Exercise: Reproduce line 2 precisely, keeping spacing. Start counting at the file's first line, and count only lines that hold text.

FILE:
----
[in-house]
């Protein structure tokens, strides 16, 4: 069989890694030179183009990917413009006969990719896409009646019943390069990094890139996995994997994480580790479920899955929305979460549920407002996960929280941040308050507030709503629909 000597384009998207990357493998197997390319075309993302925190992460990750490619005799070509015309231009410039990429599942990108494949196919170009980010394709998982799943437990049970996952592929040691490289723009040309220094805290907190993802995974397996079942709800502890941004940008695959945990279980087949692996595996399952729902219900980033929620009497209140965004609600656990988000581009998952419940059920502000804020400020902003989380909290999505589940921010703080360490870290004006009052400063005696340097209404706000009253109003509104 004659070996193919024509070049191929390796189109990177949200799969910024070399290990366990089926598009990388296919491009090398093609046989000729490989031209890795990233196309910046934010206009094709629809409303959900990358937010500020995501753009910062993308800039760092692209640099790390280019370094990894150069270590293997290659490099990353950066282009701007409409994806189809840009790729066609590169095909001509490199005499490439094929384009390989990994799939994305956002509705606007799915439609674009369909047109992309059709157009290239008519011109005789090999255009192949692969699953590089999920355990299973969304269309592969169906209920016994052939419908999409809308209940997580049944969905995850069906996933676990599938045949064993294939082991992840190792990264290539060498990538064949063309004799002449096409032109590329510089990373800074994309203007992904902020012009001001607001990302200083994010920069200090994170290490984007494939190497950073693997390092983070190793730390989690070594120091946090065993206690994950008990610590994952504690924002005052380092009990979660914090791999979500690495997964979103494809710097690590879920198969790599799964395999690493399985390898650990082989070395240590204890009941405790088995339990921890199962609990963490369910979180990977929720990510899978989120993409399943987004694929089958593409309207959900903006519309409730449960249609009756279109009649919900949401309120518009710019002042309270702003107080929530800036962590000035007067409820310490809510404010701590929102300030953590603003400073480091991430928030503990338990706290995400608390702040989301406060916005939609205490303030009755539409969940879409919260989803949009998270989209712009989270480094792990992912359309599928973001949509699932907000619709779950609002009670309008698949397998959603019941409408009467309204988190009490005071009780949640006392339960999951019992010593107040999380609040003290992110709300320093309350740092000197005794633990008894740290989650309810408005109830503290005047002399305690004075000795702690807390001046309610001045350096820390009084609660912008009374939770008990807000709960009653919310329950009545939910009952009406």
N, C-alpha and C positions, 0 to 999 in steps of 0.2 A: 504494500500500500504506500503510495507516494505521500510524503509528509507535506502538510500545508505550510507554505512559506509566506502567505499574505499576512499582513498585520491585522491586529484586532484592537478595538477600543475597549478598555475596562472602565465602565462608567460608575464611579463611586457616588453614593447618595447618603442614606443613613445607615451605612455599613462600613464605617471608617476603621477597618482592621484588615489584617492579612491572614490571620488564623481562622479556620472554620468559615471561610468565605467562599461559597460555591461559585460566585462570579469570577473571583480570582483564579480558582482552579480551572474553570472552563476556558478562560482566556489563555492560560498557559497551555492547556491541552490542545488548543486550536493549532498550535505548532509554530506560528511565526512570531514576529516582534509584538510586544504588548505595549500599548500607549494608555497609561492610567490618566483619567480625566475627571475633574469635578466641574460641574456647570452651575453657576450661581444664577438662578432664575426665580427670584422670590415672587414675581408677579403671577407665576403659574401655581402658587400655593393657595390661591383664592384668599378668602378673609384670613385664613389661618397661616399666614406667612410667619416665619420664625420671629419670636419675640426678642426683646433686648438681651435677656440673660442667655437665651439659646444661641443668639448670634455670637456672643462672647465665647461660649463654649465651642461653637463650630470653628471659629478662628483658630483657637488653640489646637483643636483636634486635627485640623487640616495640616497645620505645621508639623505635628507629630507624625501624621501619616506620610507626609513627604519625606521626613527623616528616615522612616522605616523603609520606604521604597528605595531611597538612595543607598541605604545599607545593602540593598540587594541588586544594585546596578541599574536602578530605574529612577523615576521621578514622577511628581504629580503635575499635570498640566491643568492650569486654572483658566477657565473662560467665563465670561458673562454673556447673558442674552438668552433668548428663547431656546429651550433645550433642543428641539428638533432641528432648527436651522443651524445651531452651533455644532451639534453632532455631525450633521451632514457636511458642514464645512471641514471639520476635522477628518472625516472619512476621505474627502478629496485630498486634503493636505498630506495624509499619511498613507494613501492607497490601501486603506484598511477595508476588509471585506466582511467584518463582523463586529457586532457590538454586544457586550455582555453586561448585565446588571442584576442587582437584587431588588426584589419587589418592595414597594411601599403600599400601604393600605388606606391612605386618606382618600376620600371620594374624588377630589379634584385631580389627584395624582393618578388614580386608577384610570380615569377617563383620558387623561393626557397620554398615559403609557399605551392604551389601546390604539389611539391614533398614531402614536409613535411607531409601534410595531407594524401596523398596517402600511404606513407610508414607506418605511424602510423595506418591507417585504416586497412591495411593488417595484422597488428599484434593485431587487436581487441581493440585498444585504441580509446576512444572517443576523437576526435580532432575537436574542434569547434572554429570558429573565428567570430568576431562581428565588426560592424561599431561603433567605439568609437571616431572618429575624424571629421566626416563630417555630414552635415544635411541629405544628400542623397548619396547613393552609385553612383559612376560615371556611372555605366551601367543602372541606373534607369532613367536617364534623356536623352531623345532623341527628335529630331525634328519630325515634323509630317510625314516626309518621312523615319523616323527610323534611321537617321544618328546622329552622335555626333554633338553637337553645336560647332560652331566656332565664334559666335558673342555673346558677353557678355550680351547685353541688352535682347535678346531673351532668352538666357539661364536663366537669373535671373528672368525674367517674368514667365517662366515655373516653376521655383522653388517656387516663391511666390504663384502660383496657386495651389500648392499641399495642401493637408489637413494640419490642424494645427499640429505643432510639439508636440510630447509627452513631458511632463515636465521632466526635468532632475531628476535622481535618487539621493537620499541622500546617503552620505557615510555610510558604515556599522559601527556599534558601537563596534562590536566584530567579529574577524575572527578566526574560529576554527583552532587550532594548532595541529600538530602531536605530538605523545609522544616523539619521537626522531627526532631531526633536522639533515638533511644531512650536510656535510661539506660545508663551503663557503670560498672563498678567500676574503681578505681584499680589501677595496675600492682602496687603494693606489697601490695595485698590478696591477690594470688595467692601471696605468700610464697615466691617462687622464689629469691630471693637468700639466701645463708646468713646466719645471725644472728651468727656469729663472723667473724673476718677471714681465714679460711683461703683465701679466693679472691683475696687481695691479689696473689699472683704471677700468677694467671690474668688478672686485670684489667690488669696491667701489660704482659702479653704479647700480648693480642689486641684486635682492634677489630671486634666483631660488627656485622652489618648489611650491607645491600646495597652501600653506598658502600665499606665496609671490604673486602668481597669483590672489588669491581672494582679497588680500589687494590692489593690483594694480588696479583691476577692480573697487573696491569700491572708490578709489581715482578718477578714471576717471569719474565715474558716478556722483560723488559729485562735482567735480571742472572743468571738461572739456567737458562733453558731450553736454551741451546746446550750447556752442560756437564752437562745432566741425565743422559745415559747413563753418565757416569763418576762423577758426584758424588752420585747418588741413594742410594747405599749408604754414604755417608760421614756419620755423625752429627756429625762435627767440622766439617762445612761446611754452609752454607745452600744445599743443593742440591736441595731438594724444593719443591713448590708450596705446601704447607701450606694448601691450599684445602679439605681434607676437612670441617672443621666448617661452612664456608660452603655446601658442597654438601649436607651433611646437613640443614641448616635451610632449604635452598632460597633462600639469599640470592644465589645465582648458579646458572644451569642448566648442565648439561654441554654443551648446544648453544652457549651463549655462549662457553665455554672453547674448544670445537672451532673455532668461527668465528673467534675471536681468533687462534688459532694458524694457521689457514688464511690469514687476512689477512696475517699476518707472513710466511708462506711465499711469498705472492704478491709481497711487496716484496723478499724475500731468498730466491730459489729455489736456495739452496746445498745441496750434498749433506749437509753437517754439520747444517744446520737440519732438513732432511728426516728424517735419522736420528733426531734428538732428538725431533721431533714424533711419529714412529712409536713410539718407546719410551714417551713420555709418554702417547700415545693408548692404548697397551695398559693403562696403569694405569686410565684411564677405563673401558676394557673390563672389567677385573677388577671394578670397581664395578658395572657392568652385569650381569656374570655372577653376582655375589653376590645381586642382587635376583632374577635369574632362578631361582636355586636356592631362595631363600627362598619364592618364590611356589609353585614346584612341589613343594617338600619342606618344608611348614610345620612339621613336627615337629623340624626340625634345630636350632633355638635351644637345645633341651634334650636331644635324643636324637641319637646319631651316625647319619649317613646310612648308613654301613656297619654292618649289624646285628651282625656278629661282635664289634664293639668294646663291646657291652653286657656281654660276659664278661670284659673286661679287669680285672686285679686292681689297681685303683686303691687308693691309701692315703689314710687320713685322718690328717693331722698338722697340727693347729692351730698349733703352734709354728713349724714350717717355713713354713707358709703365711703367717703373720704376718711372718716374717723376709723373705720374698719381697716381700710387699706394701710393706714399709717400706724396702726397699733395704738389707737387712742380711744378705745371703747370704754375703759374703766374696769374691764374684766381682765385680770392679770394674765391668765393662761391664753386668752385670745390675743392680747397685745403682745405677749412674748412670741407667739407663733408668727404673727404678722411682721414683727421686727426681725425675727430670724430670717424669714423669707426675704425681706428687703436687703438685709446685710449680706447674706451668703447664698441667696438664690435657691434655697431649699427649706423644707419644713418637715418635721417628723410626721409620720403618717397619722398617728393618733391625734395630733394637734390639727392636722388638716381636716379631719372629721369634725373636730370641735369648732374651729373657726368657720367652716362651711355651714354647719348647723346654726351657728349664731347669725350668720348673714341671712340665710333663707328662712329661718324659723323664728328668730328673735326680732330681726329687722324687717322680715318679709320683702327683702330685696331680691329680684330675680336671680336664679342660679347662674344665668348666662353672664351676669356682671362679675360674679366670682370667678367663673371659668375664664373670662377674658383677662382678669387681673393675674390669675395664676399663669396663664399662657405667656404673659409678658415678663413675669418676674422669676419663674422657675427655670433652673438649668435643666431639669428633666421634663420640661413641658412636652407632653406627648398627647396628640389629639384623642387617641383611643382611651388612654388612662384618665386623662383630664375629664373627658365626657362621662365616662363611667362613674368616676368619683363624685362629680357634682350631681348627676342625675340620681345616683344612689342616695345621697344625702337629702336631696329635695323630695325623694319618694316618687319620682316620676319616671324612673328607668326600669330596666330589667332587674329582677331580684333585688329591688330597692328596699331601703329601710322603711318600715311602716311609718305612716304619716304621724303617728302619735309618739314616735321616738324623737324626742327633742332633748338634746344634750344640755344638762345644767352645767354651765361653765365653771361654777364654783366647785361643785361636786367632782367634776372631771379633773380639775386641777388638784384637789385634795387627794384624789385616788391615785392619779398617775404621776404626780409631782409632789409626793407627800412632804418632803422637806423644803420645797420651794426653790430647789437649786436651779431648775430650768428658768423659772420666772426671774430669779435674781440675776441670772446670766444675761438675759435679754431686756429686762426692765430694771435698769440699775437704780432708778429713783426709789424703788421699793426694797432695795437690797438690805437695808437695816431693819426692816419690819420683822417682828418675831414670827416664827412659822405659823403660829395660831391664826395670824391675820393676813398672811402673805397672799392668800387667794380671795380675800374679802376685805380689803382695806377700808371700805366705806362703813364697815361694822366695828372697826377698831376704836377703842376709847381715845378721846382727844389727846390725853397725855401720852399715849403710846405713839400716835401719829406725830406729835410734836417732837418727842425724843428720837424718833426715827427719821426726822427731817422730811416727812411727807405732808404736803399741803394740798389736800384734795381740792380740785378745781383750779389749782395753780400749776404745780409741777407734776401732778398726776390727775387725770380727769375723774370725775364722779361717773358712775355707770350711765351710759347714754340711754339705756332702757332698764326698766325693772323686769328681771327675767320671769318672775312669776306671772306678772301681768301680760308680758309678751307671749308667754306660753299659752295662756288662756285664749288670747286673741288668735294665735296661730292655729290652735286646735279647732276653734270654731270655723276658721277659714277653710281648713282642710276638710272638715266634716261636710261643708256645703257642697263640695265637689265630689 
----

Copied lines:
């Protein structure tokens, strides 16, 4: 069989890694030179183009990917413009006969990719896409009646019943390069990094890139996995994997994480580790479920899955929305979460549920407002996960929280941040308050507030709503629909 000597384009998207990357493998197997390319075309993302925190992460990750490619005799070509015309231009410039990429599942990108494949196919170009980010394709998982799943437990049970996952592929040691490289723009040309220094805290907190993802995974397996079942709800502890941004940008695959945990279980087949692996595996399952729902219900980033929620009497209140965004609600656990988000581009998952419940059920502000804020400020902003989380909290999505589940921010703080360490870290004006009052400063005696340097209404706000009253109003509104 004659070996193919024509070049191929390796189109990177949200799969910024070399290990366990089926598009990388296919491009090398093609046989000729490989031209890795990233196309910046934010206009094709629809409303959900990358937010500020995501753009910062993308800039760092692209640099790390280019370094990894150069270590293997290659490099990353950066282009701007409409994806189809840009790729066609590169095909001509490199005499490439094929384009390989990994799939994305956002509705606007799915439609674009369909047109992309059709157009290239008519011109005789090999255009192949692969699953590089999920355990299973969304269309592969169906209920016994052939419908999409809308209940997580049944969905995850069906996933676990599938045949064993294939082991992840190792990264290539060498990538064949063309004799002449096409032109590329510089990373800074994309203007992904902020012009001001607001990302200083994010920069200090994170290490984007494939190497950073693997390092983070190793730390989690070594120091946090065993206690994950008990610590994952504690924002005052380092009990979660914090791999979500690495997964979103494809710097690590879920198969790599799964395999690493399985390898650990082989070395240590204890009941405790088995339990921890199962609990963490369910979180990977929720990510899978989120993409399943987004694929089958593409309207959900903006519309409730449960249609009756279109009649919900949401309120518009710019002042309270702003107080929530800036962590000035007067409820310490809510404010701590929102300030953590603003400073480091991430928030503990338990706290995400608390702040989301406060916005939609205490303030009755539409969940879409919260989803949009998270989209712009989270480094792990992912359309599928973001949509699932907000619709779950609002009670309008698949397998959603019941409408009467309204988190009490005071009780949640006392339960999951019992010593107040999380609040003290992110709300320093309350740092000197005794633990008894740290989650309810408005109830503290005047002399305690004075000795702690807390001046309610001045350096820390009084609660912008009374939770008990807000709960009653919310329950009545939910009952009406």